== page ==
to bugs. This was most likely due to the company’s
desire to remain hardware focused and resistance or inability to become software savvy. Almost immediately after the release of the
first iphone Nokia’s sales started to plummet. In order to avoid complete failure, the heads
of Nokia decided to cut their losses and sold their phone business to Microsoft in 2013
for 7 billion dollars. Chump change when you find out that in 2006
they were worth over 150 billion dollars. They have since made a semi-comeback via other
types of technological endeavors such as virtual reality cameras, medical tech and networking
equipment. In 2016, Nokia made a net profit of 26 billion
dollars. #5. “Sony”-The Japanese based company Sony,
founded in 1946, is still one of the most powerful tech companies in the world but they
made a giant misstep that cost them the position of lead-dog in the portable music industry. Throughout the 90s the Sony Walkman was the
main product people turned to for music on-the-go but in 2001 Sony was dealt a major blow when
the Apple iPod was released. How did Sony not see this coming? Well it turns out they did and as early as
the mid 90s the company had the designs and ability to create a digital music device that
would’ve been years ahead of its time but they never released it. When they realized that they suddenly needed
to catch up they found themselves in the same boat that Nokia did with phones. They focused too much on making great hardware
and not enough on creating user-friendly software and lacked a central vision for their product. Instead of having a single streamlined product
like the iPod with an easy to use music interface such as iTunes they released several products
that each had their own programming flaws and weren’t compatible across devices. In addition, the devices were made to only
play a single type of music file so they were only formatted to play music from companies
Sony had contracts with, unlike iTunes which could play several types of files. If not for these mistakes Sony may have become
the most powerful tech company in the world and relegated Apple to focus on personal computers
avoiding the music business altogether. #4. “Yahoo”- Founded in 1994, Yahoo was one
of the dominant web portals in the early days of the internet. But due to a series of bad business decisions
or just plain bad luck, the company started steadily declining in 2000–leading up to
their acquisition by Verizon on June 13th, 2017. The first major mistake that Yahoo made was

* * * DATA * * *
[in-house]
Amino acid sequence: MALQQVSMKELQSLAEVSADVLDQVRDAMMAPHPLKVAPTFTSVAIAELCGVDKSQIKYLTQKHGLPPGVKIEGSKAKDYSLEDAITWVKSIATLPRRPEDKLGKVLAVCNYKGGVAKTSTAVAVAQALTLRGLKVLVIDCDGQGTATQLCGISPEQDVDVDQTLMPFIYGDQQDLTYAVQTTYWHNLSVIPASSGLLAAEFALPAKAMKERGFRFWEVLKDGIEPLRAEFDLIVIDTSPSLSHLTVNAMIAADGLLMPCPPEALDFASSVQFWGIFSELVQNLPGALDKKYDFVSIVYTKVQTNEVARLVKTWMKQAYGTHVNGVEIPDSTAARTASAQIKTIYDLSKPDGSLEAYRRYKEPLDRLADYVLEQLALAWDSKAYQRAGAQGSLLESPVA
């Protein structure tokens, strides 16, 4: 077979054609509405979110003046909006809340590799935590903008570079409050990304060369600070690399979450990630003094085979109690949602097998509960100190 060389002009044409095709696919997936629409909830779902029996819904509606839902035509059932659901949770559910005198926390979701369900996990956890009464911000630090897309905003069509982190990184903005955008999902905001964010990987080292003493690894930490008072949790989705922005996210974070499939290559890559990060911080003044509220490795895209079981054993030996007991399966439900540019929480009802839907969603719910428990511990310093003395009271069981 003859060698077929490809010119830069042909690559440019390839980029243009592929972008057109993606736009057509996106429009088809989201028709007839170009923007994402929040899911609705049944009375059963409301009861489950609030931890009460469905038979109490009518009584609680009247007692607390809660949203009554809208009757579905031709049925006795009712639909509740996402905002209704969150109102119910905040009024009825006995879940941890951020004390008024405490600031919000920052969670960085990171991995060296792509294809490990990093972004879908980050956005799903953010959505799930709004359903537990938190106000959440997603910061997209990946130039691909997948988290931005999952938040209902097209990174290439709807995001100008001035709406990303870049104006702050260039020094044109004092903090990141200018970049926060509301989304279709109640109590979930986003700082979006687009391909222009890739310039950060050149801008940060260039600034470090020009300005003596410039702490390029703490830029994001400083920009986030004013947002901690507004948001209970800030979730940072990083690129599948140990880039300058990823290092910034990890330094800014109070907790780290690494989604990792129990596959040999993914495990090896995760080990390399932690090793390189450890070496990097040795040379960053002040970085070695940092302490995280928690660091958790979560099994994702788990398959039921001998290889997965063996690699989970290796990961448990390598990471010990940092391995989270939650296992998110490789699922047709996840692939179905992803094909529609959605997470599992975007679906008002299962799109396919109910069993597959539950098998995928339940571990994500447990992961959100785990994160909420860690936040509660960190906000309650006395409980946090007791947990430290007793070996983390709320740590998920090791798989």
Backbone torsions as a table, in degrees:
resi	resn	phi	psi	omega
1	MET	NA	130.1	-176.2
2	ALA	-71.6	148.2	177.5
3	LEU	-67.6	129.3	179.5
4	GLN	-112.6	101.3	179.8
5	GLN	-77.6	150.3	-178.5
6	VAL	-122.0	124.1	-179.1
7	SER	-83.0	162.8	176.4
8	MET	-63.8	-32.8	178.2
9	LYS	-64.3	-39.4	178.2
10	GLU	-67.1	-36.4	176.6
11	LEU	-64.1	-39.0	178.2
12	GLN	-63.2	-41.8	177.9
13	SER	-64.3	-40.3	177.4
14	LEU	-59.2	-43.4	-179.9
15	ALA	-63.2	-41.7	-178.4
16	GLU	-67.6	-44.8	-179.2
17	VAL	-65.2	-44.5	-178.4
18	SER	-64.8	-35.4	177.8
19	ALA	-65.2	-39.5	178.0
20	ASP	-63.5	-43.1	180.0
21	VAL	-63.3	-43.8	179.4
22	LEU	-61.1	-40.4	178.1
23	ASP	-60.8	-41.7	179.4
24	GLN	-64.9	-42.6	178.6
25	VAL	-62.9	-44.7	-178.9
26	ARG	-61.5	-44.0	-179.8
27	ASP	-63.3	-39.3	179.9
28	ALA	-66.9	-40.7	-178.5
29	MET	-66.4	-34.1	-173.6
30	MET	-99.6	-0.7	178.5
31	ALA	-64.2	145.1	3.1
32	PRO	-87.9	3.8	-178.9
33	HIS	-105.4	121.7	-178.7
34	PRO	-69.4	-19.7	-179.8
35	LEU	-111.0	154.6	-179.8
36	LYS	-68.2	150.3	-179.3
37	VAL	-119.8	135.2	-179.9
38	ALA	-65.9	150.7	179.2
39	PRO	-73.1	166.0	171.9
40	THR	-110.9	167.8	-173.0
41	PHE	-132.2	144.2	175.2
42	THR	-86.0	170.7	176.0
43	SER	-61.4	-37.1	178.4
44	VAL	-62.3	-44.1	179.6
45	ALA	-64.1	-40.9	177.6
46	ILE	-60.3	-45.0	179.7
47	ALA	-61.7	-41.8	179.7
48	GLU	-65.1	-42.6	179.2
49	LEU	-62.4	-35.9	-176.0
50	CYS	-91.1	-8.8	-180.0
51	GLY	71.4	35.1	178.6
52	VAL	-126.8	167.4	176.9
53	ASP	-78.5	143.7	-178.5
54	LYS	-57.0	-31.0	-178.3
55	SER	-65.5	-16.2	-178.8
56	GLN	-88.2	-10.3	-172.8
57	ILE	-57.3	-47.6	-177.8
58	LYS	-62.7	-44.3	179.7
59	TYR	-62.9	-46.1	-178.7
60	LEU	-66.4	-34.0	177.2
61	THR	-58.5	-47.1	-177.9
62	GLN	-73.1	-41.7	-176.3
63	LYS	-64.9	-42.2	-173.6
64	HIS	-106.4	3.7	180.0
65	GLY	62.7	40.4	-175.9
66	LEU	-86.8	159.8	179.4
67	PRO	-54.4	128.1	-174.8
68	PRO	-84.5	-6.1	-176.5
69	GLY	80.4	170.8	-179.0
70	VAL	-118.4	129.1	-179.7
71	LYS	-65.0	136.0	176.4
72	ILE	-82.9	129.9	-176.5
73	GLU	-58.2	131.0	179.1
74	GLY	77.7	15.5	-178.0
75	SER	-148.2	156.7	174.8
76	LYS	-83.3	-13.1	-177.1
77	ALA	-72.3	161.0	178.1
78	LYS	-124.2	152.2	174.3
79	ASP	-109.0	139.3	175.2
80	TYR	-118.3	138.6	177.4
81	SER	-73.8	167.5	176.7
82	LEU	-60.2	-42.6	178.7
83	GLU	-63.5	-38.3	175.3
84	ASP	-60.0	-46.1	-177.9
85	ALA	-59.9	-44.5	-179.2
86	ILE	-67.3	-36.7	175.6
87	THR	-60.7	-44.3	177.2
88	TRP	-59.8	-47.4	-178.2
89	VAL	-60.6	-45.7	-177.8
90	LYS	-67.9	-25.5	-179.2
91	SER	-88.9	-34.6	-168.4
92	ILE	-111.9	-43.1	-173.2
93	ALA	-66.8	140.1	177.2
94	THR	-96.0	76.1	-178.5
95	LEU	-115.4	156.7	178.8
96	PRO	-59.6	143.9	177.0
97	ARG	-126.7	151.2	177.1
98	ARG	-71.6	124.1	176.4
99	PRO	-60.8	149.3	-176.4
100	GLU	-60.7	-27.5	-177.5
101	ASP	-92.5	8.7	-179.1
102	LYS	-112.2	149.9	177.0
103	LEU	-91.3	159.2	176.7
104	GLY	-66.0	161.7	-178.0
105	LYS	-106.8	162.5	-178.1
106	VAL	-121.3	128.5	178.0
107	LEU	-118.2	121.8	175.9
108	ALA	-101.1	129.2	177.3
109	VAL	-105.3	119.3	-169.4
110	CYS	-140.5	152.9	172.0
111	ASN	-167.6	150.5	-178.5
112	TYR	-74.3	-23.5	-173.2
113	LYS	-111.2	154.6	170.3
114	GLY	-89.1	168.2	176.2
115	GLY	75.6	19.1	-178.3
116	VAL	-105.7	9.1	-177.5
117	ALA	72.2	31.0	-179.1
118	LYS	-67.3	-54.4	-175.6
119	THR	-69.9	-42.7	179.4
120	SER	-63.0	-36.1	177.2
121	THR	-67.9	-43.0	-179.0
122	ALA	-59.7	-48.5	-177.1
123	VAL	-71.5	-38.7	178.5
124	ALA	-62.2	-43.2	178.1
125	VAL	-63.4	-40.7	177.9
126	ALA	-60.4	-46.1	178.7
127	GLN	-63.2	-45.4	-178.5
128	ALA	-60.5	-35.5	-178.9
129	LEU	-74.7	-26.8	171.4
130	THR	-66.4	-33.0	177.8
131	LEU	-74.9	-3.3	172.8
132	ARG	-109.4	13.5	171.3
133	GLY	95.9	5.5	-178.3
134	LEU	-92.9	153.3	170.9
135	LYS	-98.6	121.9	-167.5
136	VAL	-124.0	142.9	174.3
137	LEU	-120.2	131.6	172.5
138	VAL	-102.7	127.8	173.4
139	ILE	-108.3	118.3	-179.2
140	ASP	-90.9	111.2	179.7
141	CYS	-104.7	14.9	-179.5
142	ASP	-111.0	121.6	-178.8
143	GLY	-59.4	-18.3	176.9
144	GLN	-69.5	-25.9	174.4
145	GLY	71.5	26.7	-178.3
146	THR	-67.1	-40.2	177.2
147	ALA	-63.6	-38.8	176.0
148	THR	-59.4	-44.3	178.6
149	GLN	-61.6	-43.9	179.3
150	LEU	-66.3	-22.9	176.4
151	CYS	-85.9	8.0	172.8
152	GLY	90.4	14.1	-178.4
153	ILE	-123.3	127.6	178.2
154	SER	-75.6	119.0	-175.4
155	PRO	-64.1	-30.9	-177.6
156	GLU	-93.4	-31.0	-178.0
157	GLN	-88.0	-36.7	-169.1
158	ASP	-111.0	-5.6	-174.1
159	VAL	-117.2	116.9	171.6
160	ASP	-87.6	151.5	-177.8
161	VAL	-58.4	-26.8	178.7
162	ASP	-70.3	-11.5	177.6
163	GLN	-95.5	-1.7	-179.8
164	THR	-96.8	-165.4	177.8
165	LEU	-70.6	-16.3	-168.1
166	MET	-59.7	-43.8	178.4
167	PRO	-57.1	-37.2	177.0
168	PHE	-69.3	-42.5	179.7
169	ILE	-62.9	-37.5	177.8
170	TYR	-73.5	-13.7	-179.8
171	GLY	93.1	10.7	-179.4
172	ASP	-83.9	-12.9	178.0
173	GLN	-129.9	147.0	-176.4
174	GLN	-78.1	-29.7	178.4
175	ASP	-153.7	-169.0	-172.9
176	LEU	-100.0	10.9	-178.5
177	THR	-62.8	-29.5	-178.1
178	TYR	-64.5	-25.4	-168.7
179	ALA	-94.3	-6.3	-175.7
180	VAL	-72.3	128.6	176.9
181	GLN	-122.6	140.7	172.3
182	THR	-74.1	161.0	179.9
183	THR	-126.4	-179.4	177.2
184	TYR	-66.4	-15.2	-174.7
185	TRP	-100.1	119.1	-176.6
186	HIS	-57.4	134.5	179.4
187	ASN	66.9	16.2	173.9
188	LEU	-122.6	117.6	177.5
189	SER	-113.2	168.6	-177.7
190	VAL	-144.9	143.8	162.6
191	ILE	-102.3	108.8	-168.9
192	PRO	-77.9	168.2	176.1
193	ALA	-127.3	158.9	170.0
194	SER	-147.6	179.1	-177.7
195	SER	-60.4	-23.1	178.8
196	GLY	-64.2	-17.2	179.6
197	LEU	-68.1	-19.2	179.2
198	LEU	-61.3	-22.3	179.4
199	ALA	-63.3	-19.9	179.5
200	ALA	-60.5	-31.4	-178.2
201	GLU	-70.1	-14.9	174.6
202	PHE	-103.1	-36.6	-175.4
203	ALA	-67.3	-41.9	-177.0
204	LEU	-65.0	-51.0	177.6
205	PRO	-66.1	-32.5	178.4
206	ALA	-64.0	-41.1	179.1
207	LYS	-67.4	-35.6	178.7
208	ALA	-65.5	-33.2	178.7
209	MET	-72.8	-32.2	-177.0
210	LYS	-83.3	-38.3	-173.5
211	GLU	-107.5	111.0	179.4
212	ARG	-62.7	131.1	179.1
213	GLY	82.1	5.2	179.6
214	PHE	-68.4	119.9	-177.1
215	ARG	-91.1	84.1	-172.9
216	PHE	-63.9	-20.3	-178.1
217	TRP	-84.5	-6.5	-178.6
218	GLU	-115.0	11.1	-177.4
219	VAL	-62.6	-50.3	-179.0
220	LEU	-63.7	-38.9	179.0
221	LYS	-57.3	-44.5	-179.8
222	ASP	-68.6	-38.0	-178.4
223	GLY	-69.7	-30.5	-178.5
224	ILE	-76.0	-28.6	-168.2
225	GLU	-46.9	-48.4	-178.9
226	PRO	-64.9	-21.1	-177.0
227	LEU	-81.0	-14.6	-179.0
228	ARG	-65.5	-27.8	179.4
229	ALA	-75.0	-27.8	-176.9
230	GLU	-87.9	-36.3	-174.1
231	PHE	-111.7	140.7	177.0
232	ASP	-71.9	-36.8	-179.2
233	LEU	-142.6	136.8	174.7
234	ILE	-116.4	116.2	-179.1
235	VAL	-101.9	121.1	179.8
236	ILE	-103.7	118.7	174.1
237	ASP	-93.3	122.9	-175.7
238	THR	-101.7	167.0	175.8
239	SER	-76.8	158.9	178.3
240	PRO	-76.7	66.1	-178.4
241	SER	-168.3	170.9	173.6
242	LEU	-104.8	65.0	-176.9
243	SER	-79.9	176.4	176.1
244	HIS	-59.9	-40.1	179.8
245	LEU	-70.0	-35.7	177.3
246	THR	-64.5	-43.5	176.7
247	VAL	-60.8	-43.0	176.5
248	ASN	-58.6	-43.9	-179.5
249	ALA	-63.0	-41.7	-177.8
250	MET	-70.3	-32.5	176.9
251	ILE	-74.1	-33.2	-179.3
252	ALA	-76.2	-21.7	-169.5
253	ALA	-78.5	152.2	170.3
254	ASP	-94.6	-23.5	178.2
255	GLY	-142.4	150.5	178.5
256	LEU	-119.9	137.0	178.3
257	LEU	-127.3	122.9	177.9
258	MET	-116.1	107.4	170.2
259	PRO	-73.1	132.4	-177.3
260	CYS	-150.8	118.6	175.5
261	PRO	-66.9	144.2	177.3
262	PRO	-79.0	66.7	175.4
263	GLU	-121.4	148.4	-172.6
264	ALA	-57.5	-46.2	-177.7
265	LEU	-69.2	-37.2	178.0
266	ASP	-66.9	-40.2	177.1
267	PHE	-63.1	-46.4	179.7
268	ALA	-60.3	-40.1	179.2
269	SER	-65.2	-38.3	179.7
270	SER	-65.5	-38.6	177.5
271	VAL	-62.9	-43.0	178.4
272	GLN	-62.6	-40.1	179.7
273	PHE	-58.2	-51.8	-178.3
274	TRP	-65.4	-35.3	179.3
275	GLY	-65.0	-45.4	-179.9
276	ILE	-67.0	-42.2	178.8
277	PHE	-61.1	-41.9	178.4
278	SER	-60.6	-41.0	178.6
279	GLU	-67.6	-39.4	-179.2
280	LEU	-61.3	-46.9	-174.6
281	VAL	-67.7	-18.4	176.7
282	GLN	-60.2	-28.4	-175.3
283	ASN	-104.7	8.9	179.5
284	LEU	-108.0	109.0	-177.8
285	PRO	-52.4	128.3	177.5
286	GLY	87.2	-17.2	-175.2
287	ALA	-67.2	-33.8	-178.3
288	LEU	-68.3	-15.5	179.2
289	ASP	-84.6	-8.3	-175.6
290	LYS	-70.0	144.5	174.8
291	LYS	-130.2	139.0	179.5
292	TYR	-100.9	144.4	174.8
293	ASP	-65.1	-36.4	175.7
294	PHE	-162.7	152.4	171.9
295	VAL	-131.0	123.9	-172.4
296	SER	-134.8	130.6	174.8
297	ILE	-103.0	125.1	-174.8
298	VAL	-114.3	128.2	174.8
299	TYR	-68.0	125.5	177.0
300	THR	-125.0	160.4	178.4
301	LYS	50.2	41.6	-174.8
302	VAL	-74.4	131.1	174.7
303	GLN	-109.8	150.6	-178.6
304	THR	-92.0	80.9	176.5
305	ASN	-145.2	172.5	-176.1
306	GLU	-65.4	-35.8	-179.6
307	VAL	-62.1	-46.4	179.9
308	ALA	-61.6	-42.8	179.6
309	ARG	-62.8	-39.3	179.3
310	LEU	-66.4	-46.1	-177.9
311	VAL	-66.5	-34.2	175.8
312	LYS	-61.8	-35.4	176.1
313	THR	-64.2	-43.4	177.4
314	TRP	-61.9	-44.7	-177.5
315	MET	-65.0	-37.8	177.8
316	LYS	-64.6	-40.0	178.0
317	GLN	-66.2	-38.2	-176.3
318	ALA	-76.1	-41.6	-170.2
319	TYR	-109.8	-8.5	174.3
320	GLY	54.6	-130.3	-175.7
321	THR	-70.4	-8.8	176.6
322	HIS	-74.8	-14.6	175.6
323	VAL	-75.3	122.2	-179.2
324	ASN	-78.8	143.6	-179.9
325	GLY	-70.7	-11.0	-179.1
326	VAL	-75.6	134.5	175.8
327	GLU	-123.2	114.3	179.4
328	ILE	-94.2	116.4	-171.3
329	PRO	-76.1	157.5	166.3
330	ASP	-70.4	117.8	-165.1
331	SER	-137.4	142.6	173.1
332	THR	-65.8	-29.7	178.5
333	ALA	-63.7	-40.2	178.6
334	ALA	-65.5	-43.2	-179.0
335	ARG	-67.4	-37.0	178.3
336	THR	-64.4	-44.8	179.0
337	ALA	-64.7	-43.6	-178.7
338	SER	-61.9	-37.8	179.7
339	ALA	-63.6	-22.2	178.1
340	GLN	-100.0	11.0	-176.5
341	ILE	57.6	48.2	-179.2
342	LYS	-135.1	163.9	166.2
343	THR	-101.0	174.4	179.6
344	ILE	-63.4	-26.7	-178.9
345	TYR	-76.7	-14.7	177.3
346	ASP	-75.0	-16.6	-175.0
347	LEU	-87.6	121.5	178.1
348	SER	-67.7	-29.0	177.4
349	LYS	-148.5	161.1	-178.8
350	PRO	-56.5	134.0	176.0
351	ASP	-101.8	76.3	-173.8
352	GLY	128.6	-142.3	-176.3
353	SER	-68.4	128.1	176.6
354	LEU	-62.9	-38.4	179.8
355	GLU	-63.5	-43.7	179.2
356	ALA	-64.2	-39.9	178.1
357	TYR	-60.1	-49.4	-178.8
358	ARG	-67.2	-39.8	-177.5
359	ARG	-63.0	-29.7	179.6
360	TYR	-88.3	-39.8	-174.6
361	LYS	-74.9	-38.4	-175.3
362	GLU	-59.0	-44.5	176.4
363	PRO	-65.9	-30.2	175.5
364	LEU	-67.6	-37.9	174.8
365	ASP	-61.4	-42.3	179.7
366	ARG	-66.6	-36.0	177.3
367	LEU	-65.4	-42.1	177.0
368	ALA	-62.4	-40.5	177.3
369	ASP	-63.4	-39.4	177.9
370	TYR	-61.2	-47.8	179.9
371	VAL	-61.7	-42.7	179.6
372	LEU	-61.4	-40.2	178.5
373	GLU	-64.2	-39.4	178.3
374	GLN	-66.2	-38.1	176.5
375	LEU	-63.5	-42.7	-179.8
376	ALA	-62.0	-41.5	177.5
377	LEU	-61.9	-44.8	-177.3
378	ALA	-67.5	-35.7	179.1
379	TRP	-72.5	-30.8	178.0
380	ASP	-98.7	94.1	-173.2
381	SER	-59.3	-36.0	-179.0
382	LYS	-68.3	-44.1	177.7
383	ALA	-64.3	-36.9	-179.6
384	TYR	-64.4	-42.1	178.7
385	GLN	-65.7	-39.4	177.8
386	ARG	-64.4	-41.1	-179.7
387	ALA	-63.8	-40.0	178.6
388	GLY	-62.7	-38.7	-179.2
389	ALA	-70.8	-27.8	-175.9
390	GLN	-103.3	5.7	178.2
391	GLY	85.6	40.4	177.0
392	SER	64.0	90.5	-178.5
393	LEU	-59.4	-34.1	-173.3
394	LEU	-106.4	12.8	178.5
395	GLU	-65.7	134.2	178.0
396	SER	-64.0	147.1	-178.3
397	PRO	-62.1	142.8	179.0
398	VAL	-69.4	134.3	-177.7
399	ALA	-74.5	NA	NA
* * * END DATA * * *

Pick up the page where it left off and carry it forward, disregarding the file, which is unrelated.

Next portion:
failing in their bid to purchase Google in 2002. When the founders of Google told Yahoo they
would sell for one billion dollars Yahoo initially refused, when their chief executive, Terry
Semel, changed his mind and decided to take the offer it was too late, as Google decided
they wanted 3 billion instead. The next missed opportunity that Yahoo bungled
was not offering more money to acquire Facebook. Apparently, Yahoo again offered one billion
dollars to buy the company but Facebook refused. Several members of Facebook’s board came
forward saying that if Yahoo had increased the offer to 1.1 billion that they would have
voted to sell. Yet another deal that fell by the wayside
was when Microsoft offered Yahoo over 40 billion dollars to takeover in 2008. Yahoo rejected the offer citing that they
thought it was too low, but within a year Yahoo came crawling to Microsoft and signed
a deal to use Bing as their search engine, giving up on creating their own. Finally the main reason for Yahoo’s demise
was not adapting fast enough and being content with being a web portal in a search engine
world. #3. “Decca Records”- Decca Records still a
successful record company and exists today as part of Universal Music Group, but makes
the list due to a huge lack of foresight that would have assured them a position as one
of the world’s top music companies. It comes down to one simple error in judgment–they
didn’t sign The Beatles. On the first day of 1962, The Beatles auditioned
for the Decca’s head of Artists and Repertoire, Dick Rowe. They recorded 15 songs as a demo and though
they were nervous, thought they had the contract in the bag. But when making his decision Dick Rowe infamously
quipped “guitar groups are on the way out” and turned them down, opting to go with another
group. Now this may seem like Dick Rowe was a complete
moron but there a few factors that make his position more understandable. The Beatles and manager Brian Epstein later
admitted that the demo wasn’t their best, though they were able to use it to eventually
get a deal with Parlophone from it. It also confirmed producer George Martin’s
beliefs that The Beatles’ current drummer Pete Best wasn’t the right fit for the group
and led to them replacing him with Ringo Starr. On another note it may have partially been
that The Beatles didn’t like the potential deal that Decca could offer as it required
them to pay for record pressing. Decca would eventually recoup from the missed
opportunity thanks to none other than George Harrison, as they signed the Rolling Stones
at his recommendation. Despite it inevitably working out for both
sides, Dick Rowe would forever be known as “the man who rejected the Beatles”. #2. “Sharper Image”-Because of the broad unfocused
nature of the quirky retail chain, you might say it was destined for failure. The fragile business model was based on betting
on the next big thing in home appliances and gizmos. All it took for the brand to crumble was putting
too much money into a products that failed miserably. That’s exactly what happened with the Ionic
Breeze. The product was designed to create a healthy